Glycosylation of the hemagglutinin (HA) and neuraminidase (NA) of the influenza provides crucial means for immune evasion and viral fitness in a host population. However, the time-dependent dynamics of each glycosylation sites have not been addressed. We monitored the potential N-linked glycosylation (NLG) sites of over 10,000 HA and NA of H1N1 subtype isolated from human, avian, and swine species over the past century. The results show a shift in glycosylation sites as a hallmark of 1918 and 2009 pandemics, and also for the 1976 "abortive pandemic". Co-segregation of particular glycosylation sites was identified as a characteristic of zoonotic transmission from animal reservoirs, and interestingly, of "reverse zoonosis" of human viruses into swine populations as well. After the 2009 pandemic, recent isolates accrued glycosylation at canonical sites in HA, reflecting gradual seasonal adaptation, and a novel glycosylation in NA as an independent signature for adaptation among humans. Structural predictions indicated a remarkably pleiotropic influence of glycans on multiple HA epitopes for immune evasion, without sacrificing the receptor binding of HA or the activity of NA. The results provided the rationale for establishing the ecological niche of influenza viruses among the reservoir and could be implemented for influenza surveillance and improving pandemic preparedness.

PMID: 29642453 [PubMed - in process]

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Calcium phosphate nanoparticle (CaPNP) for dose-sparing of inactivated whole virus pandemic influenza A (H1N1) 2009 vaccine in mice.

Wed, 04/18/2018 - 15:00
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Calcium phosphate nanoparticle (CaPNP) for dose-sparing of inactivated whole virus pandemic influenza A (H1N1) 2009 vaccine in mice.

Vaccine. 2017 08 16;35(35 Pt B):4569-4577

Authors: Morçӧl T, Hurst BL, Tarbet EB

Abstract
The emergence of pandemic influenza strains, particularly the reemergence of the swine-derived influenza A (H1N1) in 2009, is reaffirmation that influenza viruses are very adaptable and influenza remains as a significant global public health treat. As recommended by the World Health Organization (WHO), the use of adjuvants is an attractive approach to improve vaccine efficacy and allow dose-sparing during an influenza emergency. In this study, we utilized CaPtivate Pharmaceutical's proprietary calcium phosphate nanoparticles (CaPNP) vaccine adjuvant and delivery platform to formulate an inactivated whole virus influenza A/CA/04/2009 (H1N1pdm) vaccine as a potential dose-sparing strategy. We evaluated the relative immunogenicity and the efficacy of the formulation in BALB/c mice following single intramuscularly administration of three different doses (0.3, 1, or 3µg based on HA content) of the vaccine in comparison to non-adjuvanted or alum-adjuvant vaccines. We showed that, addition of CaPNP in vaccine elicited significantly higher hemagglutination inhibition (HAI), virus neutralization (VN), and IgG antibody titers, at all dose levels, relative to the non-adjuvanted vaccine. In addition, the vaccine containing CaPNP provided equal protection with 1/3rd of the antigen dose as compared to the non-adjuvanted or alum-adjuvanted vaccines. Our data provided support to earlier studies indicating that CaPNP is an attractive vaccine adjuvant and delivery system and should play an important role in the development of safe and efficacious dose-sparing vaccines. Our findings also warrant further investigation to validate CaPNP's capacity as an alternative adjuvant to the ones currently licensed for influenza/pandemic influenza vaccination.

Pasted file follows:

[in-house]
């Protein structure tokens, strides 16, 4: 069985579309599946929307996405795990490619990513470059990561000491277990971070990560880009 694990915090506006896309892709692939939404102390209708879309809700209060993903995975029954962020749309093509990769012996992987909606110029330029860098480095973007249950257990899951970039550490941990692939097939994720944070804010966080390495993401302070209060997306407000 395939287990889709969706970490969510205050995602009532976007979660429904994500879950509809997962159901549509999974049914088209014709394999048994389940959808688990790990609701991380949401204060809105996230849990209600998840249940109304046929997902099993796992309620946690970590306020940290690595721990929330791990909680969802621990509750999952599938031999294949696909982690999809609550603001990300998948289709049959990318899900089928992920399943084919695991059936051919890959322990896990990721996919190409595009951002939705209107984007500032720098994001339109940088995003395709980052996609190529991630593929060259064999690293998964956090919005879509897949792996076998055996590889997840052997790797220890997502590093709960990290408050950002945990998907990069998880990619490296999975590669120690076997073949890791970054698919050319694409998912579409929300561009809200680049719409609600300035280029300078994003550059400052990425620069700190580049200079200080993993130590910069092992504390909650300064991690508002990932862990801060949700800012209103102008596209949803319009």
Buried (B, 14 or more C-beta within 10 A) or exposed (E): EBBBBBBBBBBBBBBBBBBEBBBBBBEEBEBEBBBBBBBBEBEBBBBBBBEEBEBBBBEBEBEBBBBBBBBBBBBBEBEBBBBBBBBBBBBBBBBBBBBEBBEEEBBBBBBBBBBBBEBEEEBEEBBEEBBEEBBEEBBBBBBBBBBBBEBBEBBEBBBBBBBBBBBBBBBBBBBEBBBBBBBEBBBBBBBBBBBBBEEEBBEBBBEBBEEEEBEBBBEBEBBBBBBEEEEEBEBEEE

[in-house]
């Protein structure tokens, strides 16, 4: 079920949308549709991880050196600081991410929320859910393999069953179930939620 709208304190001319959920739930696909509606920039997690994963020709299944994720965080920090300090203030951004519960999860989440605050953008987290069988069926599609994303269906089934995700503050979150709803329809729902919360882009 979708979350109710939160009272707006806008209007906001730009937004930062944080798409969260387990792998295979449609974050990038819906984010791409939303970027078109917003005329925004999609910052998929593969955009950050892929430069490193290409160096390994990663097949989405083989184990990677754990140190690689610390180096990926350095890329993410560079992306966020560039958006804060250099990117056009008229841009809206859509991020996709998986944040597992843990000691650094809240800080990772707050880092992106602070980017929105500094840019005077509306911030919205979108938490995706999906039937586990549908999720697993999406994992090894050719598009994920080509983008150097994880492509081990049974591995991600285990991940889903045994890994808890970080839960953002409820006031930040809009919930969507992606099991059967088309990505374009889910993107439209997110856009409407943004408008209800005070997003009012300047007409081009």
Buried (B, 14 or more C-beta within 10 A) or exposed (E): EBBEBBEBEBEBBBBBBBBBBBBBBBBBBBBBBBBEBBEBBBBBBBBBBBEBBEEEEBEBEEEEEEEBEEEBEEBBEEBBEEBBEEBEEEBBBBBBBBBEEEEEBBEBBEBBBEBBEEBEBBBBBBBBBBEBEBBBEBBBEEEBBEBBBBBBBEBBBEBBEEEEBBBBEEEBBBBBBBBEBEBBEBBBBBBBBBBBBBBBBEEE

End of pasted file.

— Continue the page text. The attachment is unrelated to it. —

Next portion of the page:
PMID: 28716554 [PubMed - indexed for MEDLINE]

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Proposed Surveillance for Influenza A in Feral Pigs.

Wed, 04/18/2018 - 15:00
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Proposed Surveillance for Influenza A in Feral Pigs.

Ecohealth. 2016 06;13(2):410-4

Authors: Dalziel AE, Peck HA, Hurt AC, Cooke J, Cassey P

Abstract
Pigs carry receptors for both avian- and human-adapted influenza viruses and have previously been proposed as a mixing and amplification vessel for influenza. Until now, there has been no investigation of influenza A viruses within feral pigs in Australia. We collected samples from feral pigs in Ramsar listed wetlands of South Australia and demonstrated positive antibodies to influenza A viruses. We propose feral pigs, and their control programs, as an available resource for future surveillance for influenza A viruses.

PMID: 27174429 [PubMed - indexed for MEDLINE]